The Western Cape government is set to scrap the position of commissioner for the environment, created 20 years ago, but never filled.
This incensed a young advocate, Winston Erasmus, who was called to the bar just two weeks ago and decided to take on the Western Cape government for failing to appoint an environment commissioner, who he argued could have helped prevent Cape Town’s water crisis.
In an urgent application on Monday, Erasmus asked the Western Cape High Court to declare the provincial government’s failure to do so unconstitutional.
The case was thrown out of court with costs.
Speaking to News24 afterwards, Erasmus, who is the regional spokesperson of the ANC Youth League, said he was disappointed.
“This is a matter of public interest. The province is going to get rid of the environmental commissioner, a chapter 9 institution, without even having established the post,” Erasmus said.
Zille, Bredell ‘broke oaths of office’
Had there been a commissioner, Erasmus said the City of Cape Town would not have had a water crisis, as the commissioner would have ensured that demand management was conducted in time.
The environmental commissioner post was provided for in the provincial constitution in 1998, an independent ombud position that at the time was hailed by environmentalists as a type of “green knight”. However, the office was never established.
Erasmus argued in papers that Premier Helen Zille and MEC for local government, environmental affairs and development planning Anton Bredell had “broken their oaths of office” by failing to appoint an environmental commissioner.
He argued that the speaker of the Western Cape legislature, Sharna Fernandez, had failed to hold the executive accountable for failing to establish the office.
Erasmus said the matter was urgent because the court needed to make a finding before the Annual Performance Plan 2018 for Consideration of Vote 9: Environmental Affairs and Development Planning in the Schedule to the Western Cape Appropriation Bill to be tabled on Tuesday.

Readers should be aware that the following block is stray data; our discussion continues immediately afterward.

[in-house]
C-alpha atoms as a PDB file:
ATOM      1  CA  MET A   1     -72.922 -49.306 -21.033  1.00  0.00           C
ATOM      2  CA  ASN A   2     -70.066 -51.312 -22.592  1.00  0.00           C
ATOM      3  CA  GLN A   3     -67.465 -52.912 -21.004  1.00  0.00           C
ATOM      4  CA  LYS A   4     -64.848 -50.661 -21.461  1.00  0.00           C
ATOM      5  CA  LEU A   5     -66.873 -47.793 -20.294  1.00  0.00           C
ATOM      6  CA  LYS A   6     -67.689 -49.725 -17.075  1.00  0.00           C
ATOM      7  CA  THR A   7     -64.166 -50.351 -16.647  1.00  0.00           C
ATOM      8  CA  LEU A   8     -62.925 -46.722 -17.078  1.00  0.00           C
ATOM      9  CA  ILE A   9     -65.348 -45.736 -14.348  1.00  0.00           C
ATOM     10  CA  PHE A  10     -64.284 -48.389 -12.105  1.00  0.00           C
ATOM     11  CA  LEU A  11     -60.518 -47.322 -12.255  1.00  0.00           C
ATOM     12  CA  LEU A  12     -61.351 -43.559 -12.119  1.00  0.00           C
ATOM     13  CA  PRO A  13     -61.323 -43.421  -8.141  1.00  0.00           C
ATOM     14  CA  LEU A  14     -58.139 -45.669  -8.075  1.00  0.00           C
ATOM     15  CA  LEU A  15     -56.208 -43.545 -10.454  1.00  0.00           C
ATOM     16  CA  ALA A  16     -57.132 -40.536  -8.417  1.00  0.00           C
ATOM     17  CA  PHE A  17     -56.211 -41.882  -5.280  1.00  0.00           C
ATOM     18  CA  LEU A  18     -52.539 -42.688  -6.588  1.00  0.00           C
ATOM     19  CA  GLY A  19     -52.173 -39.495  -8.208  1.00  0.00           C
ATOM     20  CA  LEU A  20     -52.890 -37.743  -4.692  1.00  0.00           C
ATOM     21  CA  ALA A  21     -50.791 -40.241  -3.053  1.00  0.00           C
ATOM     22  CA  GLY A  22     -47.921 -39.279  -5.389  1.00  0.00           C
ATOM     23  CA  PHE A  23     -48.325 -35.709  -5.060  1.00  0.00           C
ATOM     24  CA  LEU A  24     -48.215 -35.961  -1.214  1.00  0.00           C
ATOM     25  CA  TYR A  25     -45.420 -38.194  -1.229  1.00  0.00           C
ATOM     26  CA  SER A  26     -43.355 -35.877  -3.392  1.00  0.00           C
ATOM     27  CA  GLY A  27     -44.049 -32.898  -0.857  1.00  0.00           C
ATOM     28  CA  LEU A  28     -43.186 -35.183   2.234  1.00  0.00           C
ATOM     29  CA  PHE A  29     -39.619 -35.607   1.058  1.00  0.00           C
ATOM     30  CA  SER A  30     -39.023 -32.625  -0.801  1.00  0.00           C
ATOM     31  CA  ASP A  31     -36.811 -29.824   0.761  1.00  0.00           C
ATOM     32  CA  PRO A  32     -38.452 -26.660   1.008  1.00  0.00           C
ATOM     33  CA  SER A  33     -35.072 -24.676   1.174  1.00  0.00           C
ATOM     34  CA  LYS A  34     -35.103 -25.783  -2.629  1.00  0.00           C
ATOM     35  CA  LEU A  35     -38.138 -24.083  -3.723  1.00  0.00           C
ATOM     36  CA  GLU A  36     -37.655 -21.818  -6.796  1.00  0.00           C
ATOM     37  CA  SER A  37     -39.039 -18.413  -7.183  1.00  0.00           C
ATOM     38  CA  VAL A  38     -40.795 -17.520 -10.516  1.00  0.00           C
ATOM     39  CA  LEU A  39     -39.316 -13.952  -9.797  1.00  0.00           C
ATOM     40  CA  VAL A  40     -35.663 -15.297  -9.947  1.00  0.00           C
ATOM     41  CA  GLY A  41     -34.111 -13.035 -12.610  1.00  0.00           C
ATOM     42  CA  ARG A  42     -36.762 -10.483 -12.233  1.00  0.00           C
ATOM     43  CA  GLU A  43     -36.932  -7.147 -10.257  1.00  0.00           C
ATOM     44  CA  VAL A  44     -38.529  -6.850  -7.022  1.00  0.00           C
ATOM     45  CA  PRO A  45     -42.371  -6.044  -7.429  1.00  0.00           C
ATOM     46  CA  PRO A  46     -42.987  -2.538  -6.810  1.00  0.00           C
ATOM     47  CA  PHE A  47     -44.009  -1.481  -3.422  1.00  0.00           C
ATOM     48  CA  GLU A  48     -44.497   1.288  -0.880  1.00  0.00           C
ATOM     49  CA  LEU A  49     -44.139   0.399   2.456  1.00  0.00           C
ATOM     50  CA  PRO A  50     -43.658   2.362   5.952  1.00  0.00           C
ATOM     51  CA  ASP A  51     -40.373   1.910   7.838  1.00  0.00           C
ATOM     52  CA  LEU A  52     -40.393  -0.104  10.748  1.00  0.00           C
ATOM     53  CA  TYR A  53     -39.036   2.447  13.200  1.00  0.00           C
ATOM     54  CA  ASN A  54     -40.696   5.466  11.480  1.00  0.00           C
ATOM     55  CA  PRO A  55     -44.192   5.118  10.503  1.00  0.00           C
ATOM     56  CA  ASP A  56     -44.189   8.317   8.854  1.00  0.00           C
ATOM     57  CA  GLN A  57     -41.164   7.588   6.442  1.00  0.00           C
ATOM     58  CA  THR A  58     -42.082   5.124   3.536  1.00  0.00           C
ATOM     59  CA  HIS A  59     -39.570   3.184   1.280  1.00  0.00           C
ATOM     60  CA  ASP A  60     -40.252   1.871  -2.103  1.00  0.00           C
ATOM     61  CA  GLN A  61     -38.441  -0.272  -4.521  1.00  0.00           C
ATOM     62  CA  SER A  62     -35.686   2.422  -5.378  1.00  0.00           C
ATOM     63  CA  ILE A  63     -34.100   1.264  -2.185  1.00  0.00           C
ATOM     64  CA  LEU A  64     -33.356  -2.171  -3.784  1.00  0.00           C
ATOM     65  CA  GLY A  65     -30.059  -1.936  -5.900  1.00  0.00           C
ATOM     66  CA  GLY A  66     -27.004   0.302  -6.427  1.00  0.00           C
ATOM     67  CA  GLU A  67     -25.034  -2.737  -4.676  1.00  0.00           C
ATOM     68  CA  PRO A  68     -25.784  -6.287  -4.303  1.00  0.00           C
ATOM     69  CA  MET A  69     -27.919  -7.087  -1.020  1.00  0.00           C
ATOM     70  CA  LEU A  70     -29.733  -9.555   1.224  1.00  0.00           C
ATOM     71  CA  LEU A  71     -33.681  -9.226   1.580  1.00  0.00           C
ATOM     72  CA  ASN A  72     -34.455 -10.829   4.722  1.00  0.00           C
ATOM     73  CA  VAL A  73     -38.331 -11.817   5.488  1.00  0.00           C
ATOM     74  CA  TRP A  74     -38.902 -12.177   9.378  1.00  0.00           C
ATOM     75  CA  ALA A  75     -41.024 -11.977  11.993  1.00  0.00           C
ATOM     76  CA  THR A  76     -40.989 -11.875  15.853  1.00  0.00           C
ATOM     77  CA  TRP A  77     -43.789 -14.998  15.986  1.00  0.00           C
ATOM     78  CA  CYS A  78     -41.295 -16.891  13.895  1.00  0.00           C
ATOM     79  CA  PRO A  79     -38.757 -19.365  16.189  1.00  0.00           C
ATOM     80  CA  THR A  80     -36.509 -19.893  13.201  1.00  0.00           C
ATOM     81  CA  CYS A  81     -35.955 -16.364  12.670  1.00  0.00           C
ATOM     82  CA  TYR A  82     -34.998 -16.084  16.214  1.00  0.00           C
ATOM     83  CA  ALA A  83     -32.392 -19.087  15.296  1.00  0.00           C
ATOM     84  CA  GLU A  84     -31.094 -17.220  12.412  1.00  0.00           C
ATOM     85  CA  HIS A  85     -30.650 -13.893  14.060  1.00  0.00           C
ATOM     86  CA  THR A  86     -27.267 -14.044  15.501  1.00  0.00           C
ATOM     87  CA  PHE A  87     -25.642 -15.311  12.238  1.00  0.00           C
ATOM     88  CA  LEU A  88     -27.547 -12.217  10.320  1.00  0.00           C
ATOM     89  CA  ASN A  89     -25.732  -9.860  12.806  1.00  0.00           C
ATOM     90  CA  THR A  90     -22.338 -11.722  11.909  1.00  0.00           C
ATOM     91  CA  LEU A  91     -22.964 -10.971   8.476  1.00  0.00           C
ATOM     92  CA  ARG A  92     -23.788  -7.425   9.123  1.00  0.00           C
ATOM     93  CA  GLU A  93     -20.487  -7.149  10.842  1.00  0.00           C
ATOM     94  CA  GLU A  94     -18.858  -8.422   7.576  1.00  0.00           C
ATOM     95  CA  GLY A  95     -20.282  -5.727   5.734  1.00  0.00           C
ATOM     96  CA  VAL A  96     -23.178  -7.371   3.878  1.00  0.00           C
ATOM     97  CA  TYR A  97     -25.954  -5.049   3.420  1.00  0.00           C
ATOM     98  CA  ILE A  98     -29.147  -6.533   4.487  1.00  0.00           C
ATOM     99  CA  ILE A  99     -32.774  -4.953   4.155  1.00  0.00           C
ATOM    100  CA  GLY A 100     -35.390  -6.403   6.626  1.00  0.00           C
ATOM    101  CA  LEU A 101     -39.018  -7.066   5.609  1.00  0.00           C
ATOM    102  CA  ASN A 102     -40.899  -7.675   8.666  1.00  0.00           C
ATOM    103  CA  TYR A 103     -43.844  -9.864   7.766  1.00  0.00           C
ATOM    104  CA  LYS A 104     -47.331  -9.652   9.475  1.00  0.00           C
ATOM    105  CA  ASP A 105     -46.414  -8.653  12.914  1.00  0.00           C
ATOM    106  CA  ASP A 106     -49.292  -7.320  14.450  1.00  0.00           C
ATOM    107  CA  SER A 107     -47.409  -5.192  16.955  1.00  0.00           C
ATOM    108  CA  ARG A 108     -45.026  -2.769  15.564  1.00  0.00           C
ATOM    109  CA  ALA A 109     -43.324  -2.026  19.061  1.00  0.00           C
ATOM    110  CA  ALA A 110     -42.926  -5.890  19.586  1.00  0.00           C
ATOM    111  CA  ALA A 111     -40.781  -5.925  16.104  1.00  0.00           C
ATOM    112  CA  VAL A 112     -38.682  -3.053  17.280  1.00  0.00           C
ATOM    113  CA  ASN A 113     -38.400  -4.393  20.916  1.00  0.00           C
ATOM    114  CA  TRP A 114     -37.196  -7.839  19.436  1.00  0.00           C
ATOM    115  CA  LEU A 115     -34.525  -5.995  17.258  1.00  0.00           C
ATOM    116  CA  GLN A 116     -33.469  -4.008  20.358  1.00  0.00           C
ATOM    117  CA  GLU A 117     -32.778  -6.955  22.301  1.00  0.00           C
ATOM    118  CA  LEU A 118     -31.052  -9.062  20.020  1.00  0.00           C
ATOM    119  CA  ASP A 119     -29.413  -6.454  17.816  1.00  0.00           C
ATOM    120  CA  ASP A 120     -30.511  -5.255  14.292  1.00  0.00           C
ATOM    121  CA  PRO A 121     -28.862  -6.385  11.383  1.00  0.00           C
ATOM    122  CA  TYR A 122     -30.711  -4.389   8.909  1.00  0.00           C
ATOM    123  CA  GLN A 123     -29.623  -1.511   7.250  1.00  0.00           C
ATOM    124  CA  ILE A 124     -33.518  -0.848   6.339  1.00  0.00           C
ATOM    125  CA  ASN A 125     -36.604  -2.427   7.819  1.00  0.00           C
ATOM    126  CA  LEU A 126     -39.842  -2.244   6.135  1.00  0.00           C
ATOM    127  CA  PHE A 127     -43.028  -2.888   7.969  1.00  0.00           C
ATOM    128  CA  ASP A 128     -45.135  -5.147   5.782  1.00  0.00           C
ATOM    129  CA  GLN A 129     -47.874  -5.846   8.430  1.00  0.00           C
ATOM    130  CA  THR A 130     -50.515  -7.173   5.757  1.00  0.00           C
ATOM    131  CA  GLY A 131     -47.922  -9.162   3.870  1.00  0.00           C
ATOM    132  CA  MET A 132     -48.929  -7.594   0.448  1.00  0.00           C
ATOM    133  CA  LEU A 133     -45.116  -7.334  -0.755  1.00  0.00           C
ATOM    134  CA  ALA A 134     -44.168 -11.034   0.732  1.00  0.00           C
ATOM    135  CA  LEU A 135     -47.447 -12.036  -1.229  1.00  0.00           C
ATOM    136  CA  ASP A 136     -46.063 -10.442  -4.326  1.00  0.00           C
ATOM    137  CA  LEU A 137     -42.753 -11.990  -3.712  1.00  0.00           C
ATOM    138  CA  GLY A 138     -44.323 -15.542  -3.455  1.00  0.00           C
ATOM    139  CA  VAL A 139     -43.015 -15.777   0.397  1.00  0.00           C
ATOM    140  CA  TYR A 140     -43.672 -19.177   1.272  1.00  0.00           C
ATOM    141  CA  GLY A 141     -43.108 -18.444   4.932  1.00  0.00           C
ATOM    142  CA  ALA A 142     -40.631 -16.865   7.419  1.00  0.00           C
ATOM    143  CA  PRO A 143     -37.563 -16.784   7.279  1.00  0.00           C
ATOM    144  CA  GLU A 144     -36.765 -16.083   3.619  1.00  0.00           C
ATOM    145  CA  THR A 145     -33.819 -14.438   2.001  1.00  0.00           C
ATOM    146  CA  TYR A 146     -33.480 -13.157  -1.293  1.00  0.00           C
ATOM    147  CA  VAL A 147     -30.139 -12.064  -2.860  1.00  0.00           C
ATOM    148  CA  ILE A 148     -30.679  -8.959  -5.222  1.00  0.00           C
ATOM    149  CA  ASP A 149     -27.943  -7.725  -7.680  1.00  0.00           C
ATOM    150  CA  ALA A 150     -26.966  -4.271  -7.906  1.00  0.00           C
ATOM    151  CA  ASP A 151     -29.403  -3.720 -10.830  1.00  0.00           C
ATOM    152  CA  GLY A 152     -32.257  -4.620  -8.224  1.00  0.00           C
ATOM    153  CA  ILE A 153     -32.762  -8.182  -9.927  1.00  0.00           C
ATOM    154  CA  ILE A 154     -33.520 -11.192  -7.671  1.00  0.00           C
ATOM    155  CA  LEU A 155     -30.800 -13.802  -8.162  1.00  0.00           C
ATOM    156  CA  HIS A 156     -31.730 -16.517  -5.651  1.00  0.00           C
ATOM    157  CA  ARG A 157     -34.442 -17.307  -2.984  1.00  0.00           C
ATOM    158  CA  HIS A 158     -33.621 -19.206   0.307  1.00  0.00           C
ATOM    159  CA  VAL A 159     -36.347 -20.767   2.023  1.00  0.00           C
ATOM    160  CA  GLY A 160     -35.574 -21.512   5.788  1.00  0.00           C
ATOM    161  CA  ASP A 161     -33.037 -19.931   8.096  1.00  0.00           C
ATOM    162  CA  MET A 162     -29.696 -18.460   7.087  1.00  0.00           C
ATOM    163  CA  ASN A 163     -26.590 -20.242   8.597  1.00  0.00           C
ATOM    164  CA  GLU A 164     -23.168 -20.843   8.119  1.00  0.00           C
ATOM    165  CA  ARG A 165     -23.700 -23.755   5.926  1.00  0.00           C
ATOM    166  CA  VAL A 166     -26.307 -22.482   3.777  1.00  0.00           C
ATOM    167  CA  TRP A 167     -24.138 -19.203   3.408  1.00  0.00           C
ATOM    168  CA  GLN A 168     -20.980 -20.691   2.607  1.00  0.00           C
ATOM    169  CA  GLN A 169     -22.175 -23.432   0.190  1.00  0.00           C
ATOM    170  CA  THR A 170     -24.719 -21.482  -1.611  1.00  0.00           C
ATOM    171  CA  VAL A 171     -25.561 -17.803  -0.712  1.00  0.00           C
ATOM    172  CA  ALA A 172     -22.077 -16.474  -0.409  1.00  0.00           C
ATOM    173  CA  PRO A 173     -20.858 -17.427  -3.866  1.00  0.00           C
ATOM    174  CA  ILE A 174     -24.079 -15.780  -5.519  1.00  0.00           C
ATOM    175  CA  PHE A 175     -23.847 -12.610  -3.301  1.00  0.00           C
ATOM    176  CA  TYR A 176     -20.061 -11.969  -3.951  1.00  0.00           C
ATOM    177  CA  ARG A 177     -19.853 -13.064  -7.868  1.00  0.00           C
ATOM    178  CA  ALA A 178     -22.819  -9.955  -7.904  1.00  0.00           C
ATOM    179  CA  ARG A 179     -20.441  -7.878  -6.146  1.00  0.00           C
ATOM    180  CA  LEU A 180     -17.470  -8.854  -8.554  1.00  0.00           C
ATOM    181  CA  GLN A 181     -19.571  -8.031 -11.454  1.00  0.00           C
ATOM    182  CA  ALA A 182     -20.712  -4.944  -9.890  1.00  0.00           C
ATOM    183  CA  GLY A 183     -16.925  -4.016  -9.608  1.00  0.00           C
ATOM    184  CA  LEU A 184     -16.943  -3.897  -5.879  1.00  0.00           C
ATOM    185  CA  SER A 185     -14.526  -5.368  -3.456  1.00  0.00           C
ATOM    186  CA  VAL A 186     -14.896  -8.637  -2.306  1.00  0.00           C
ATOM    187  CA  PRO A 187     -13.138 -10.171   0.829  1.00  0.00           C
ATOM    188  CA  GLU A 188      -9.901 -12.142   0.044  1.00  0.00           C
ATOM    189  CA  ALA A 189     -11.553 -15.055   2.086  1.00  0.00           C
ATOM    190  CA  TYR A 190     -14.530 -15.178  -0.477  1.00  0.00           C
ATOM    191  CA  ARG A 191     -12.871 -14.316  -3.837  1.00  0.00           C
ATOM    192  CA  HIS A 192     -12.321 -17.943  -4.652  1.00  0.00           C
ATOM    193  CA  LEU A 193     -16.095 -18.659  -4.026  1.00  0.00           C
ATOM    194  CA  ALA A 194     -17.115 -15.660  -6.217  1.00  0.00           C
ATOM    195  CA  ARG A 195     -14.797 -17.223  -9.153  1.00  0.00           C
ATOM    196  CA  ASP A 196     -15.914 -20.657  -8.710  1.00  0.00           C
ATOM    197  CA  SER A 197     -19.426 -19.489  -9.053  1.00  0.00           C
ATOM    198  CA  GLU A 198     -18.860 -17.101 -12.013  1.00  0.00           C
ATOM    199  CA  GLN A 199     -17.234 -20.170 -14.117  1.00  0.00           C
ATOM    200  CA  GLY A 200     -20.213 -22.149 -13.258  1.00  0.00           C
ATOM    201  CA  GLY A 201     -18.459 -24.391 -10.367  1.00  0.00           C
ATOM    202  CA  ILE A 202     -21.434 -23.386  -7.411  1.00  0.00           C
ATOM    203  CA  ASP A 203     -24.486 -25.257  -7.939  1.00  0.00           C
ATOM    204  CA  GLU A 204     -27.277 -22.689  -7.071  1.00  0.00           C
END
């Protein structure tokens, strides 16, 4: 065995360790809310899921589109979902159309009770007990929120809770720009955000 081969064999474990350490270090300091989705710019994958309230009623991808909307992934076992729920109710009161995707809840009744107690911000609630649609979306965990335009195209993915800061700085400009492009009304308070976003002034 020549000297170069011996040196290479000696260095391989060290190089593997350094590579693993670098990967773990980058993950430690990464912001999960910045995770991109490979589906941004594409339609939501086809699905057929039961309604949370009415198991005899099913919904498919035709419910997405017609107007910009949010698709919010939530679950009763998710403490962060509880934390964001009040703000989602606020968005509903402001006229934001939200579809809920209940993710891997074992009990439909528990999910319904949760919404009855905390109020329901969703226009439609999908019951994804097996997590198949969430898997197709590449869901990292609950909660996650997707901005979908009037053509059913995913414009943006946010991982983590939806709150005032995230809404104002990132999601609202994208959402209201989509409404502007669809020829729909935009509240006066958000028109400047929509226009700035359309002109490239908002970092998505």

The budget, he said, made no provision for an environmental commissioner.
In replying papers, Zille said the reason the position of environmental commissioner had never come into force was because there had been “a suite of environmental and planning legislation” since 1998, which made the establishment of such an office redundant.
An environmental commissioner would therefore have duplicated the work of, and overlapped with, the functions of other organs of state.
The speaker argued in replying papers that if Vote 9 did not take place, the department of environmental affairs and development planning did not go ahead on Tuesday, the department, including CapeNature, would be without funding.
“The consequences of that would be catastrophic,” she said.
Zille commented afterwards that no similar post had been created in any ANC-run province, nor had the position been established when an ANC administration had run the Western Cape.
“It is disingenuous of the ANC to claim that the notion of a commissioner would have had any powers related to the augmentation of water under the current water crisis,” Zille said.
The public has until April 6 to comment on the Western Cape government’s intention to amend the provincial constitution which would scrap the provision for an environmental commissioner. Further enquiries can be directed to firstname.lastname@example.org or 021 483 4451
By Christina Pitt and Melanie Gosling. Source: News24